Boyle Heights to Get Major Shop Center : Plaza del Sol Will Have Added Function as Tourist Attraction

A new specialty shopping center is not particularly newsworthy in most parts of Los Angeles: In Boyle Heights it is.

When the $7-million, 80,000-square-foot Plaza del Sol opens next fall at 1241 S. Soto St.--just north of the Sears store at Olympic Boulevard and Soto Street--it will be the biggest and best shopping area in this predominantly Latino part of the city, according to Steaven Jones of Steaven Jones Development Co., co-developer with McNeill Enterprises. The McNeill firm developed the Sherman Oaks Galleria shopping mall.

"The ambiance will be somewhere between the Ports O' Call Village (a waterfront specialty center in San Pedro) and Olvera Street," he said. "It will be a tourist attraction as well as a place to shop."

Elevated Parking Facility Hill Pinckert Architects of Irvine created a Mexican-style design reminiscent of Plaza del Sol in Guadalajara, Mexico, he said. The two-story, air-conditioned mall will feature interior dining courts, second-story skylights, landscaped walkways, escalators and elevators. There will be elevated, secure parking for 200 cars on the site.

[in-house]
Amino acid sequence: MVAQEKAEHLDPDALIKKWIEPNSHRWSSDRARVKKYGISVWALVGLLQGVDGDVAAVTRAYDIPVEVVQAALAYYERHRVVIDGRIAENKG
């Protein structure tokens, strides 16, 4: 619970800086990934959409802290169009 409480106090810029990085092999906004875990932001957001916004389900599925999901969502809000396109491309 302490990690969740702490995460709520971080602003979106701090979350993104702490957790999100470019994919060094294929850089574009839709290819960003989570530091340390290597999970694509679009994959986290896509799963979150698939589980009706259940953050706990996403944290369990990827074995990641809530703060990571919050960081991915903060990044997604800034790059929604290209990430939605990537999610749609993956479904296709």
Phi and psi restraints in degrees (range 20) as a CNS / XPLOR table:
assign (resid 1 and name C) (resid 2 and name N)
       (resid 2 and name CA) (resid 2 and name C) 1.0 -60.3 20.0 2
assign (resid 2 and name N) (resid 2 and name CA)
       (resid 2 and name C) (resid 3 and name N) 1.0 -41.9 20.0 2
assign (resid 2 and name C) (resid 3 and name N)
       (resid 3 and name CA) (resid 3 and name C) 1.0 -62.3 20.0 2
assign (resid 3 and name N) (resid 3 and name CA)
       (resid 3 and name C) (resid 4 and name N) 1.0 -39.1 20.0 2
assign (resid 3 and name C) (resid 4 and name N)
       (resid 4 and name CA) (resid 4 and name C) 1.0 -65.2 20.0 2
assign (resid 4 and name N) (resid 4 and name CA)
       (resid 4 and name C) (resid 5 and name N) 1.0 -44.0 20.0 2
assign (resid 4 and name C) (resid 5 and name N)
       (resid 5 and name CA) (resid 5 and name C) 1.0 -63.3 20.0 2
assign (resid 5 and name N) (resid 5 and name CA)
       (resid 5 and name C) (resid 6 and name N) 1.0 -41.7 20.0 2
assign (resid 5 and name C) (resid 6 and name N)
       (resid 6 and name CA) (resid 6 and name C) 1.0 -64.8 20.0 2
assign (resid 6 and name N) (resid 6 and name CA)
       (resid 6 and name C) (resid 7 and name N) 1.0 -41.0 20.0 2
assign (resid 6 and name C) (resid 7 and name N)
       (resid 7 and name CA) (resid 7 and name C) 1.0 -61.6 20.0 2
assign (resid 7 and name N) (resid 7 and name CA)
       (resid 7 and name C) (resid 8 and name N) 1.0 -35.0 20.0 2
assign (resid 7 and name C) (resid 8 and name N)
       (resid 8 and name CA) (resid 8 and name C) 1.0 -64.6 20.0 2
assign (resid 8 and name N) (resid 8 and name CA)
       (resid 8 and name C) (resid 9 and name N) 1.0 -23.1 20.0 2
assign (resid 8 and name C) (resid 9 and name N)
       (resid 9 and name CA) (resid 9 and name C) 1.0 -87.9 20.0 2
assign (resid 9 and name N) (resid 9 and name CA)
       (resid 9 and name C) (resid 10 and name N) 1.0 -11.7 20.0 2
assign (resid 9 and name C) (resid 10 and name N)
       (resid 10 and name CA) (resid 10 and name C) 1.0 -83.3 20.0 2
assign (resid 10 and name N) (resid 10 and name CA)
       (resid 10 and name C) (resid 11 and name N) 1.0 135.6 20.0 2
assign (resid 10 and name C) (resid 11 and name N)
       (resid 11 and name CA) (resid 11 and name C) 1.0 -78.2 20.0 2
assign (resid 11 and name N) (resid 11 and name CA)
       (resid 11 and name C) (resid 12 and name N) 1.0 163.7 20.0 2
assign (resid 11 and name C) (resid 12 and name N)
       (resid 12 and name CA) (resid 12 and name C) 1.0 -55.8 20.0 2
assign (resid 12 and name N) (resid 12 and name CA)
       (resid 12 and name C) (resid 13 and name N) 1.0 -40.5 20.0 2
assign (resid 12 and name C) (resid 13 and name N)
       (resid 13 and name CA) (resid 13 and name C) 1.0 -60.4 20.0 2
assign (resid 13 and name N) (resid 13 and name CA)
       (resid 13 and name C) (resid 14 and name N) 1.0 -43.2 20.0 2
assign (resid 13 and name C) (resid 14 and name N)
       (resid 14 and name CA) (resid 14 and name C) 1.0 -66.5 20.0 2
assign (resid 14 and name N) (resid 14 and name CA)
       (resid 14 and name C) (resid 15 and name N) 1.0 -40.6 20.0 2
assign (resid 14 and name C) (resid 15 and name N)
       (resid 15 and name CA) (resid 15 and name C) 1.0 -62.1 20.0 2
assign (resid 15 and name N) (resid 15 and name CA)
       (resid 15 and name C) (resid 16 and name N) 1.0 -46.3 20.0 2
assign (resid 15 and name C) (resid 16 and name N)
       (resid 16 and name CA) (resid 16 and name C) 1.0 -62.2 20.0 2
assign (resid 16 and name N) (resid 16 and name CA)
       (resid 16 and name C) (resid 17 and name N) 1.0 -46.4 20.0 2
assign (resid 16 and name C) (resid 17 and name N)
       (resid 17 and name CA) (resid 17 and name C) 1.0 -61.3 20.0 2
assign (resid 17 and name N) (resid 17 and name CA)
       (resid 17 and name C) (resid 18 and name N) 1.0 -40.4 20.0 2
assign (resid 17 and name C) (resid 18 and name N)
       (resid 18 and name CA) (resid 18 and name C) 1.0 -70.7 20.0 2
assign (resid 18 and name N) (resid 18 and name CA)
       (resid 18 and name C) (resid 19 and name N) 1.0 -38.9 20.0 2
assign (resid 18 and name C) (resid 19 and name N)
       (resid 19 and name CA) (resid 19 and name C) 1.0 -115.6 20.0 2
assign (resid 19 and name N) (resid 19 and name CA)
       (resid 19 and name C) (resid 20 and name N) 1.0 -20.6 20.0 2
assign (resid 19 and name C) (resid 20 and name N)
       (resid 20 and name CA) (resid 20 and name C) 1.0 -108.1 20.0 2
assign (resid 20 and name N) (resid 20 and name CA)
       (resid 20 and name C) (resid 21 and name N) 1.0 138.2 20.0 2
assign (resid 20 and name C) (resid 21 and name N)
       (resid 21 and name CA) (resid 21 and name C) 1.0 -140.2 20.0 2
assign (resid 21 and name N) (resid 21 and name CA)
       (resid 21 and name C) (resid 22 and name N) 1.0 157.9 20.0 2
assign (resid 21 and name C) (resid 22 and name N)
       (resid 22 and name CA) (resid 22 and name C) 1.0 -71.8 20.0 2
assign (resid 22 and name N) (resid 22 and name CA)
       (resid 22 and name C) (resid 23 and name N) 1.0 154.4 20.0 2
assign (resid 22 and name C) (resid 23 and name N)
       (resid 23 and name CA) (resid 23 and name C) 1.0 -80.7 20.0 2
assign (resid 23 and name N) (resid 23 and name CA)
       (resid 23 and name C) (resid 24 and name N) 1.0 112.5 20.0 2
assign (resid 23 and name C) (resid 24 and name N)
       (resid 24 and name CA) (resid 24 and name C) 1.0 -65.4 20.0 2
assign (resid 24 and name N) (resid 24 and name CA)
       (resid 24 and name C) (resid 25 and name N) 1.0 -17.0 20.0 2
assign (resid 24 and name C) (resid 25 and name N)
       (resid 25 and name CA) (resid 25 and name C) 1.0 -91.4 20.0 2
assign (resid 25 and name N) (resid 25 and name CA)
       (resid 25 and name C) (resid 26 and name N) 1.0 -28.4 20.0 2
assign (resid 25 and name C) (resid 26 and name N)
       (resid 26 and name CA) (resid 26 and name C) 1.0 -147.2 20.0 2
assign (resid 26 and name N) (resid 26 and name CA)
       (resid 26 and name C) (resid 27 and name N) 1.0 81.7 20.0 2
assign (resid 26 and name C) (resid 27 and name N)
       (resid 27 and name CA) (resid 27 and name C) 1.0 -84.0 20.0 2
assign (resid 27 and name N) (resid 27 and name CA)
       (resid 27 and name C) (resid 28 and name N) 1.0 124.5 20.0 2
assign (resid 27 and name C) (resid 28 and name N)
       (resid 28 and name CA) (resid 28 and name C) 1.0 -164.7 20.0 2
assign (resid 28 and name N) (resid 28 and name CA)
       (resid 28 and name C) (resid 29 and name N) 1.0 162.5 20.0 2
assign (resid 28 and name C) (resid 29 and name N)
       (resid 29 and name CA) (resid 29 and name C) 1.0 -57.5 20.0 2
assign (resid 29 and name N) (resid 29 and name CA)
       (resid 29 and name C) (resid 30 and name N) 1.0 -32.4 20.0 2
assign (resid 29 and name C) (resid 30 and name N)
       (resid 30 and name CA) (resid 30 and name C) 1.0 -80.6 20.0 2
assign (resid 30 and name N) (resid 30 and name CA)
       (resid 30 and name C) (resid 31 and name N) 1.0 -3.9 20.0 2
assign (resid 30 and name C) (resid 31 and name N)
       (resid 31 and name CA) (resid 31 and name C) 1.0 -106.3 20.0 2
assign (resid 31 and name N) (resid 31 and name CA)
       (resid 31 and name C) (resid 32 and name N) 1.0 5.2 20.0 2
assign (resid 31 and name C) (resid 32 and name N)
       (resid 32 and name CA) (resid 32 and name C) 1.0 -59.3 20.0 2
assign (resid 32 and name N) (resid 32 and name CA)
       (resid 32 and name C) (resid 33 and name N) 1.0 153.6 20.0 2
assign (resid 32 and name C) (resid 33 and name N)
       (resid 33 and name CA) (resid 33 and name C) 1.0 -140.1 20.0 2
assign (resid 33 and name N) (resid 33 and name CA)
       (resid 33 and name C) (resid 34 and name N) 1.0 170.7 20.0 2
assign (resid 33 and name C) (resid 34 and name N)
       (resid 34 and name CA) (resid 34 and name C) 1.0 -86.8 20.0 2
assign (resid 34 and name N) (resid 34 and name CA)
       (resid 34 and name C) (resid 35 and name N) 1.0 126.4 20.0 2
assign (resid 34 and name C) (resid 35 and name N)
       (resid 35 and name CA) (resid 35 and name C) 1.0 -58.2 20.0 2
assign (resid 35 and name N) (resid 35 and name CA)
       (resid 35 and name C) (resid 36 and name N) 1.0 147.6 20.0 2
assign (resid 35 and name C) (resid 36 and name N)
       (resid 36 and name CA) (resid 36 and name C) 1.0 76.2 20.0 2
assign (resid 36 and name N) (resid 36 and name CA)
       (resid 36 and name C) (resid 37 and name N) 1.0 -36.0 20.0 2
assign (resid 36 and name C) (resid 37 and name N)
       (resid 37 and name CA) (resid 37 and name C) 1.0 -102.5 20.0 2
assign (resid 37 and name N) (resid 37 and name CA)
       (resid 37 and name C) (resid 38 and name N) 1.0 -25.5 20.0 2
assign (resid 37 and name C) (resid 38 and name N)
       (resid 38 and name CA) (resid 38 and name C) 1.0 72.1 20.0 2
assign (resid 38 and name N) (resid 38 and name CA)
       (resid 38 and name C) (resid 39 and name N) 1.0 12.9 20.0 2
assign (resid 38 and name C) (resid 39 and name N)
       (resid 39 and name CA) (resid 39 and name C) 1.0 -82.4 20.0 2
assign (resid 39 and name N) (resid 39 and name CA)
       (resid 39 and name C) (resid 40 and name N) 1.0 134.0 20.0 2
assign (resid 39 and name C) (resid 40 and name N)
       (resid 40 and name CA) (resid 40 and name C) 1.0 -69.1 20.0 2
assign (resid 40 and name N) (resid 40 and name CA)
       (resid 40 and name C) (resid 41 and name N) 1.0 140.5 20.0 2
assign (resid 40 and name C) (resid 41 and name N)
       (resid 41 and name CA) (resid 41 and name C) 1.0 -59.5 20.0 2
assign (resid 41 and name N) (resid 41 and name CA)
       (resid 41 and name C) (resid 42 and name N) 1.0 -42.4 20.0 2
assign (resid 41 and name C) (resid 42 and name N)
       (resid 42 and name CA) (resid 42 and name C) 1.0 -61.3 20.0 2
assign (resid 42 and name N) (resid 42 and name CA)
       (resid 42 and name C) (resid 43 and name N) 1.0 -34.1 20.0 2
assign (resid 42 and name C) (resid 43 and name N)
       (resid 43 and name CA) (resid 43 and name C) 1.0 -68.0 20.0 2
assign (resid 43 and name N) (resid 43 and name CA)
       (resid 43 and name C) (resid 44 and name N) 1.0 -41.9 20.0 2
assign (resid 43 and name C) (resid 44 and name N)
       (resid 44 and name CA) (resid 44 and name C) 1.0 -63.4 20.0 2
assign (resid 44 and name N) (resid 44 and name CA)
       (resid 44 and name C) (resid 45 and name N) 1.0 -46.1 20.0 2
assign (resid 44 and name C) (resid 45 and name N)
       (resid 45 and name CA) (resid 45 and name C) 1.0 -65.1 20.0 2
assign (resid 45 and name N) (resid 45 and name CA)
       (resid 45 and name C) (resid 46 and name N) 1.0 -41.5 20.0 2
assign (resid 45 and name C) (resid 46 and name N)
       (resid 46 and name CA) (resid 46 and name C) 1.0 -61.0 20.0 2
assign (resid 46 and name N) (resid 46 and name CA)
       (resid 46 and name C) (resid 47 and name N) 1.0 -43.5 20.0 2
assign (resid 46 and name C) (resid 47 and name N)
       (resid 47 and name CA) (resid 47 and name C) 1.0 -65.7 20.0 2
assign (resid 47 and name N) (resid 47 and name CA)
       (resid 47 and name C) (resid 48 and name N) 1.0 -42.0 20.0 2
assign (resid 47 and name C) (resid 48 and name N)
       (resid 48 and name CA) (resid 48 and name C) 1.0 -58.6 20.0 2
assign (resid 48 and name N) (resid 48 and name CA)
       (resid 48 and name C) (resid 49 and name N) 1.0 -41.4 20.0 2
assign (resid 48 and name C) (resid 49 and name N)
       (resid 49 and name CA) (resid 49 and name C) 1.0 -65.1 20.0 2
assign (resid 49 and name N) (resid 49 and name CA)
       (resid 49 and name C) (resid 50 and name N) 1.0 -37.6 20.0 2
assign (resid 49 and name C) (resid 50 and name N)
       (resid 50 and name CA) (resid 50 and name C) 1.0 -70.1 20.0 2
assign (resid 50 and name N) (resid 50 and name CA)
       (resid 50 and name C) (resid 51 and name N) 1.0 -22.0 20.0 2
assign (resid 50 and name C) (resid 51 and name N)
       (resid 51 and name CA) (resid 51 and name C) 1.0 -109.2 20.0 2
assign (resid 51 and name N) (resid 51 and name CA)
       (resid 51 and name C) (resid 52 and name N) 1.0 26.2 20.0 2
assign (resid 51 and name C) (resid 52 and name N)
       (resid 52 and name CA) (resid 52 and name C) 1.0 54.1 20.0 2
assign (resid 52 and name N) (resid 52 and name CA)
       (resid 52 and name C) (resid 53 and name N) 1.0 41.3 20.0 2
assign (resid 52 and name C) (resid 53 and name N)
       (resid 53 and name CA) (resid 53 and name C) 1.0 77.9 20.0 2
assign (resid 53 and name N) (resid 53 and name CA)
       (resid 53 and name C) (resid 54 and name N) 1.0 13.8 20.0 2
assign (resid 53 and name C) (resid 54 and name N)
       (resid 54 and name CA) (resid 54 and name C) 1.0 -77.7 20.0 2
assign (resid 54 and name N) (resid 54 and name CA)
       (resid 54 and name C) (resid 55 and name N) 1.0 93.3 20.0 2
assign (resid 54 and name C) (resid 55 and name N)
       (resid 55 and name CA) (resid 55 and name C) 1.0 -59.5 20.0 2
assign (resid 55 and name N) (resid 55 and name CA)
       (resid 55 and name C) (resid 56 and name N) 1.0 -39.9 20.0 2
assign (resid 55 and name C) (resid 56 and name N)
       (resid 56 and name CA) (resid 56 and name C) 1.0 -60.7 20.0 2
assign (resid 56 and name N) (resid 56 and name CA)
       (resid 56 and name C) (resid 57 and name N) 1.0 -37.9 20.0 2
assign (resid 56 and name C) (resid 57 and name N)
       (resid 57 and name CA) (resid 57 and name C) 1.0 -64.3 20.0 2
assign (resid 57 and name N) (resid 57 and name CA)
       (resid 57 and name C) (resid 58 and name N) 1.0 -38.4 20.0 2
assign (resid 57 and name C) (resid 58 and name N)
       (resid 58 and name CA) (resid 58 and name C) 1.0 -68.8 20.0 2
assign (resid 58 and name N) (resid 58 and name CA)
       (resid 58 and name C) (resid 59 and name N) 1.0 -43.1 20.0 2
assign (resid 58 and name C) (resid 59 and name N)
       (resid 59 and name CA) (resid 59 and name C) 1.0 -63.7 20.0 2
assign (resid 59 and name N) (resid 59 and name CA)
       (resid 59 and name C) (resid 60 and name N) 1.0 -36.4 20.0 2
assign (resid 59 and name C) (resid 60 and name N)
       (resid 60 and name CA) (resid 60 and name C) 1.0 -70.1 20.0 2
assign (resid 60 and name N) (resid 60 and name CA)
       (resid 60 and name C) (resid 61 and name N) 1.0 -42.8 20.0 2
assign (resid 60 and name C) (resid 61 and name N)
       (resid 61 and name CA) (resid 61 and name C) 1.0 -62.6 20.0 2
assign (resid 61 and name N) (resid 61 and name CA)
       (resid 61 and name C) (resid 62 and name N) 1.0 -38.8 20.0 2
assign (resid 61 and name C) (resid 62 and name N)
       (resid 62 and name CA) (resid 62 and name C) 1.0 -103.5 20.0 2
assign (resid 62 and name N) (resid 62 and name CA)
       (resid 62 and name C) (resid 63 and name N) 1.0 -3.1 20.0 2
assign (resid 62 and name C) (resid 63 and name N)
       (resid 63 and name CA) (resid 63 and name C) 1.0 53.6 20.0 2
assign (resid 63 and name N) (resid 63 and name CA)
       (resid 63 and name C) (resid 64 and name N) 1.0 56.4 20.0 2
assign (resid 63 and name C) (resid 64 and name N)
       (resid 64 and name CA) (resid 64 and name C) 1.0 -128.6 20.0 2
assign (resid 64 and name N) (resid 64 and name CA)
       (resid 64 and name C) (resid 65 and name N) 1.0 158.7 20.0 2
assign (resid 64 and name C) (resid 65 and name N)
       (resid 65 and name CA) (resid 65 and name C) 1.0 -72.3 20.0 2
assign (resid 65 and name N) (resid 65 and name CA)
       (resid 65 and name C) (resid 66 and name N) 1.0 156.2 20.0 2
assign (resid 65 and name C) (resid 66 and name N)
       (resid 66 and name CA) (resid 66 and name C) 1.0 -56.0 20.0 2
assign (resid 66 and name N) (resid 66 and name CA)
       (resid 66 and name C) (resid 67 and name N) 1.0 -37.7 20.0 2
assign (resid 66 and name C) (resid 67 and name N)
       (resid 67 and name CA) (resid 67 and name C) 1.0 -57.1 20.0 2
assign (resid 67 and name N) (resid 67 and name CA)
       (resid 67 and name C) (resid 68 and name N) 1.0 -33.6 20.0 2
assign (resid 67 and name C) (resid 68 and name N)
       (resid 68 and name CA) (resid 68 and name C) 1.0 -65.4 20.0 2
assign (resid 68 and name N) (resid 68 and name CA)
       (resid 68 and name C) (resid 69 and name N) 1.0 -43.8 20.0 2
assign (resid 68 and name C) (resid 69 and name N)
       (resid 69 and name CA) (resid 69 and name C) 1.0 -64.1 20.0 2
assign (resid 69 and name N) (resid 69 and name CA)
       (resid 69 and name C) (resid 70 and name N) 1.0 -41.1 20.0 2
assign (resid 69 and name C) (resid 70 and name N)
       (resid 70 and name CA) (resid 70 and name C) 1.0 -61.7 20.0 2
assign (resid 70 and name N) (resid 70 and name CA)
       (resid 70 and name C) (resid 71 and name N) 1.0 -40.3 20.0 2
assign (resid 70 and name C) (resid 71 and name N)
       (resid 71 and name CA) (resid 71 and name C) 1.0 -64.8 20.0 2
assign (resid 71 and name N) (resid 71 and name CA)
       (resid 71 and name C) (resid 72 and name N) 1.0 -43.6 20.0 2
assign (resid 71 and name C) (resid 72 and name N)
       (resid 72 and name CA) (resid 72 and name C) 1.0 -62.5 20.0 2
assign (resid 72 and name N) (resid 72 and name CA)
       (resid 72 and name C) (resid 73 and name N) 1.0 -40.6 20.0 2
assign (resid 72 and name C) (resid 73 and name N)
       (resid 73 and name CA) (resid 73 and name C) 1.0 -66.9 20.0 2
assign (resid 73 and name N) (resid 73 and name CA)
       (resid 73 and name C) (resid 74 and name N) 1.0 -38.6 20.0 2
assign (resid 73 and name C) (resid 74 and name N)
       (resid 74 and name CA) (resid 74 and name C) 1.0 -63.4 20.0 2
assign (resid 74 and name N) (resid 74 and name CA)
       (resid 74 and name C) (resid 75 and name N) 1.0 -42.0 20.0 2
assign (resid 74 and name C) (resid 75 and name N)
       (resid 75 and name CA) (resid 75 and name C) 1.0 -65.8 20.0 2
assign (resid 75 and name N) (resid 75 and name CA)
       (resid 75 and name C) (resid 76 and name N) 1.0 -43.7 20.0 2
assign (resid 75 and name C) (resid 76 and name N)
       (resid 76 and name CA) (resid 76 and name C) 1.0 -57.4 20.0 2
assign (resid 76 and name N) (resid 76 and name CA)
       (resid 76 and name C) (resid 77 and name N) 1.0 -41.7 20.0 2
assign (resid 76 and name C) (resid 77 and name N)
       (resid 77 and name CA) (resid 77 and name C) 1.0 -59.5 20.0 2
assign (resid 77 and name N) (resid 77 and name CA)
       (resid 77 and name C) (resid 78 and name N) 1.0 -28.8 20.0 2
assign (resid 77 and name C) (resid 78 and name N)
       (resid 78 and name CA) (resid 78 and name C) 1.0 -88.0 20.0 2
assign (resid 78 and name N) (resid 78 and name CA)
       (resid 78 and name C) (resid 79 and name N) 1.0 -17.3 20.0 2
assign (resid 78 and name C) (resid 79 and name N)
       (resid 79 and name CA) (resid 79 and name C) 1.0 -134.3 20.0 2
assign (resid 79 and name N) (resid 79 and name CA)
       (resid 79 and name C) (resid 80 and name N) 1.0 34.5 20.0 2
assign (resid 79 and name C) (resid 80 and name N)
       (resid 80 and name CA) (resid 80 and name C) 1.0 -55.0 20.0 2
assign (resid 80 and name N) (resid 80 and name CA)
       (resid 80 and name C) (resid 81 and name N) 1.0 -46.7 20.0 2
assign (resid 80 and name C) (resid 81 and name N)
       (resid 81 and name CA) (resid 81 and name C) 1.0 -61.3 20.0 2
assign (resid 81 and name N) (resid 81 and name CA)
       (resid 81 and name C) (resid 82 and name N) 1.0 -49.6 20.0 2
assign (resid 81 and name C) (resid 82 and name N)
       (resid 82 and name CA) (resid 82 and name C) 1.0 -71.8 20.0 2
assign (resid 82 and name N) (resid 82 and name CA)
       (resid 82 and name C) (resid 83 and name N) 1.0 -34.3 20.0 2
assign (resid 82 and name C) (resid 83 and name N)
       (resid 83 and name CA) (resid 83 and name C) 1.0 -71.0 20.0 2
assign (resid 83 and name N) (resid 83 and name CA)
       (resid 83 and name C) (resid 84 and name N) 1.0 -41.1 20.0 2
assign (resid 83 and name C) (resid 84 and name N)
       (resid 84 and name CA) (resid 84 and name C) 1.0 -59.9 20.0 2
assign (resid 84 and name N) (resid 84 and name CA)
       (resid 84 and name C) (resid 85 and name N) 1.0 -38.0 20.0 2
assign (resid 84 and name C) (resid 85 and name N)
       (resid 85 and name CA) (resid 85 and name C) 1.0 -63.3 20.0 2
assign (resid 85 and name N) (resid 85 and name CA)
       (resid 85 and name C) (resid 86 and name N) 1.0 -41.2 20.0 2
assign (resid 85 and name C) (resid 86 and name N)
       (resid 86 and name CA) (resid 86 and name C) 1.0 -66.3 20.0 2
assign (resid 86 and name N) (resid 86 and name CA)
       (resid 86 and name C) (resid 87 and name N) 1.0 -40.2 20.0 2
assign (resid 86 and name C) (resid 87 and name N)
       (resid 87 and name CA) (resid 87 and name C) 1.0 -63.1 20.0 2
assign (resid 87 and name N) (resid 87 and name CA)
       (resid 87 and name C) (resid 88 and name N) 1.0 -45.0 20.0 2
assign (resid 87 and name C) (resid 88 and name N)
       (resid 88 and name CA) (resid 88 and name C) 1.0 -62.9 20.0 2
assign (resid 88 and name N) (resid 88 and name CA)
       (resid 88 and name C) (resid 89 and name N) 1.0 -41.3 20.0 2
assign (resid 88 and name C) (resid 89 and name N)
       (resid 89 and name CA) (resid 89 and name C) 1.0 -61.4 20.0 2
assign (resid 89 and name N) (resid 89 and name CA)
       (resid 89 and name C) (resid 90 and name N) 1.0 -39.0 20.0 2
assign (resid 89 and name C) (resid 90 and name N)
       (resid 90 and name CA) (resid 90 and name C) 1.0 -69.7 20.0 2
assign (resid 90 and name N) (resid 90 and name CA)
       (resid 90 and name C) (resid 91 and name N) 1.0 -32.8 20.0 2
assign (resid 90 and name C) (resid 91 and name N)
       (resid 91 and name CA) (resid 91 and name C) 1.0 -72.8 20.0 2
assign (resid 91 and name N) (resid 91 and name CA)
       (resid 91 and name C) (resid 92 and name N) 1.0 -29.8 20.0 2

Barrio Planners, East Los Angeles, is the interior designer. Oltmans Construction Co., Monterey Park, is the builder, and the leasing agent is the Legaspi Co.

The project is being built on the site of the old Arrow Chevrolet dealership, Jones said. The area is home to several strip shopping centers, as well as Safeway, Sav-On, McDonald's and Payless Shoes--all centering on a Sears store that has done a "huge volume of sales in that location for more than 40 years," he added.

Jones said that more than 1 million people live within a five-mile radius of Plaza del Sol, a location enhanced by being close to the junction of the Santa Ana, Santa Monica, Pomona and Golden State freeways. He added that the site on Soto between Olympic and the Pomona Freeway will be visible to 50,000 cars a day.

"We feel that it's time to rebuild the inner-city areas, and by taking an abandoned auto dealership and turning it into a nifty shopping center, we are not only making a good business deal, but also enhancing and embellishing the community," Jones said.

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